Not a fan of fruits and vegetables? Well, according to Harvard's School of Public Health, eating a variety of fruits and vegetables on a daily basis has been shown to lessen your chances of developing cancer. So it may be worth it to find a fruit or veggie or two that you can handle.
Eating too much rice
A 2018 research analysis published in the International Journal of Environmental Research and Public Health found that a very credible threat to your overall health exists in your rice: arsenic. Although the levels of arsenic can vary in rices across the world, any product that contains rice—including cereal—poses a risk of developing cancer.
Undergoing hormonal replacement therapy
According to an oft-cited 2002 study published in the Lancet journal, there's strong evidence showing a link between hormone replacement therapy (HRT)—often used by women during menopause—and an increased risk of a breast cancer diagnosis. So, with that said, be sure to discuss all the risks of HRT with your doctor before heading down that path.
Taking too many supplements
Though taking the right dose of daily supplements can prove to be beneficial to your health, a 2015 study from the University of Colorado Cancer Center suggests that consuming more than the daily recommended dose of any supplement could lead to cancer. Specifically, the study discovered that even taking more than the recommended amount of beta carotene supplements increased lung cancer risk by 20 percent.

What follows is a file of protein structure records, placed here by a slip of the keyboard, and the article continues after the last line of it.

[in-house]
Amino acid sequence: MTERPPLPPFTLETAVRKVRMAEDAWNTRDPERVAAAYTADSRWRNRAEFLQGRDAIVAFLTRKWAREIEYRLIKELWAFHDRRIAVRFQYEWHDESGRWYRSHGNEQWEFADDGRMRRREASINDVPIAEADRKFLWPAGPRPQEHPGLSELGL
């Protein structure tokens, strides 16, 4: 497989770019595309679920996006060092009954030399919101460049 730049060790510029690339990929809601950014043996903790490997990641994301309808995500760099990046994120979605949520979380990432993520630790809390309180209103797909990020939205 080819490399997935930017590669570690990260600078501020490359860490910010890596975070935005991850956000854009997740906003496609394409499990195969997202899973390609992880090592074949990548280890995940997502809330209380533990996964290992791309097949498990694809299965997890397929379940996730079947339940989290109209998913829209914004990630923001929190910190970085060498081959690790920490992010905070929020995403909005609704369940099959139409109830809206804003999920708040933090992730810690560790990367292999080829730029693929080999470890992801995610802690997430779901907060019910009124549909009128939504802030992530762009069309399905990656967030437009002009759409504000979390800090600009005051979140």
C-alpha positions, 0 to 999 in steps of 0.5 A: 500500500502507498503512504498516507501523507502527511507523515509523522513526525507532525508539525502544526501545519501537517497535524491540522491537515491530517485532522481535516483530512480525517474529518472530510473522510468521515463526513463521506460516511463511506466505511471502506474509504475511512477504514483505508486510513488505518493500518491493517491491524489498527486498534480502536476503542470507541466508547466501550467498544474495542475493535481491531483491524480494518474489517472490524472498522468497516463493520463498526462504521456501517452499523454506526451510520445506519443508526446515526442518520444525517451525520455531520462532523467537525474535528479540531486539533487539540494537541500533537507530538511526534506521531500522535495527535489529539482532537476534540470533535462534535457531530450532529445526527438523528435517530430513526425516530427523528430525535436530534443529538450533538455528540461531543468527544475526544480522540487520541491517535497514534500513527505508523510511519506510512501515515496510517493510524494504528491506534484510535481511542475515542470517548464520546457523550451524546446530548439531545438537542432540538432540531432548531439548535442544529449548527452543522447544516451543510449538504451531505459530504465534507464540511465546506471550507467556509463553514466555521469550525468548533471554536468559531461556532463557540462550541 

Eating charred meat
When people eat meat, they tend to like it charred. The issue with this, however, is that cooking meat at high temps can form chemicals that cause changes in the DNA—changes that can increase your risk of cancer, says the National Cancer Institute. If you do cook meat, make sure it's not getting over-done.
Or, even better, ditch the animal product altogether: A 12-year study published in the journal Nature in 2009 found that the incidence of cancer was much lower with vegetarians compared to meat-eaters.
Eating processed meat
Veggie dogs might be the only safe summer BBQ option when it comes to preventing cancer. In 2015, the International Agency for Research on Cancer officially classified processed meat as a carcinogen, noting that eating just 1.8 ounces a day can increase your risk of colorectal cancer by 18 percent.